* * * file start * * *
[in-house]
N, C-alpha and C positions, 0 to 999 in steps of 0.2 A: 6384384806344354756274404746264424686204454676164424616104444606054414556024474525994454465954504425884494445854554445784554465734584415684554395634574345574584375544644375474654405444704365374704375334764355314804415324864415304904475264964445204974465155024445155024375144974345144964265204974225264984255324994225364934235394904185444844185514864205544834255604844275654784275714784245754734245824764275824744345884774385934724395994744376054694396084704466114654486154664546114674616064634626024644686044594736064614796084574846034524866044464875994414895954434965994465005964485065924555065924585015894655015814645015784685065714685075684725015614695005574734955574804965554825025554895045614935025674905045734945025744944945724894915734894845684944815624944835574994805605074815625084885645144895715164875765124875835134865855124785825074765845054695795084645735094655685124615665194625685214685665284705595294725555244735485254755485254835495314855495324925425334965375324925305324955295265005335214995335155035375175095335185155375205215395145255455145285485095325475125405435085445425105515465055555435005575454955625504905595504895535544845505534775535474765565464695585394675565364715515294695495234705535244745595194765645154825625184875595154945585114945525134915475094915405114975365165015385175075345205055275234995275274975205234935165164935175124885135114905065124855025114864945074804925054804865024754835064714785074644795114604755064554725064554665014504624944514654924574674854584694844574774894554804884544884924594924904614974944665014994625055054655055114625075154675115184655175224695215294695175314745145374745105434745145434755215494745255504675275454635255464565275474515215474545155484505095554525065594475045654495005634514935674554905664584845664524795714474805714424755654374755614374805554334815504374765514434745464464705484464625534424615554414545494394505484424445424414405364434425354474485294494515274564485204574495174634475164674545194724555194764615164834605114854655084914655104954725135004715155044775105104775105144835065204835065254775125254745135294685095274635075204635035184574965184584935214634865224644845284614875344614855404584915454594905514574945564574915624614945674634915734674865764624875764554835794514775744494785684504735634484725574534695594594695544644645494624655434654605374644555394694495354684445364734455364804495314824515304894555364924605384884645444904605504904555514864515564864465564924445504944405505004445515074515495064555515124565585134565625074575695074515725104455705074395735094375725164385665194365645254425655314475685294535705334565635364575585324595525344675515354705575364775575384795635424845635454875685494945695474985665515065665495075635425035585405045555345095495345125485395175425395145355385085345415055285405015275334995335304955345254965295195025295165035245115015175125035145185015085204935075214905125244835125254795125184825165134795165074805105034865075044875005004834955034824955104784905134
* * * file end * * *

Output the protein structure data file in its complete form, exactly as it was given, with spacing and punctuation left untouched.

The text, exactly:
[in-house]
N, C-alpha and C positions, 0 to 999 in steps of 0.2 A: 6384384806344354756274404746264424686204454676164424616104444606054414556024474525994454465954504425884494445854554445784554465734584415684554395634574345574584375544644375474654405444704365374704375334764355314804415324864415304904475264964445204974465155024445155024375144974345144964265204974225264984255324994225364934235394904185444844185514864205544834255604844275654784275714784245754734245824764275824744345884774385934724395994744376054694396084704466114654486154664546114674616064634626024644686044594736064614796084574846034524866044464875994414895954434965994465005964485065924555065924585015894655015814645015784685065714685075684725015614695005574734955574804965554825025554895045614935025674905045734945025744944945724894915734894845684944815624944835574994805605074815625084885645144895715164875765124875835134865855124785825074765845054695795084645735094655685124615665194625685214685665284705595294725555244735485254755485254835495314855495324925425334965375324925305324955295265005335214995335155035375175095335185155375205215395145255455145285485095325475125405435085445425105515465055555435005575454955625504905595504895535544845505534775535474765565464695585394675565364715515294695495234705535244745595194765645154825625184875595154945585114945525134915475094915405114975365165015385175075345205055275234995275274975205234935165164935175124885135114905065124855025114864945074804925054804865024754835064714785074644795114604755064554725064554665014504624944514654924574674854584694844574774894554804884544884924594924904614974944665014994625055054655055114625075154675115184655175224695215294695175314745145374745105434745145434755215494745255504675275454635255464565275474515215474545155484505095554525065594475045654495005634514935674554905664584845664524795714474805714424755654374755614374805554334815504374765514434745464464705484464625534424615554414545494394505484424445424414405364434425354474485294494515274564485204574495174634475164674545194724555194764615164834605114854655084914655104954725135004715155044775105104775105144835065204835065254775125254745135294685095274635075204635035184574965184584935214634865224644845284614875344614855404584915454594905514574945564574915624614945674634915734674865764624875764554835794514775744494785684504735634484725574534695594594695544644645494624655434654605374644555394694495354684445364734455364804495314824515304894555364924605384884645444904605504904555514864515564864465564924445504944405505004445515074515495064555515124565585134565625074575695074515725104455705074395735094375725164385665194365645254425655314475685294535705334565635364575585324595525344675515354705575364775575384795635424845635454875685494945695474985665515065665495075635425035585405045555345095495345125485395175425395145355385085345415055285405015275334995335304955345254965295195025295165035245115015175125035145185015085204935075214905125244835125254795125184825165134795165074805105034865075044875005004834955034824955104784905134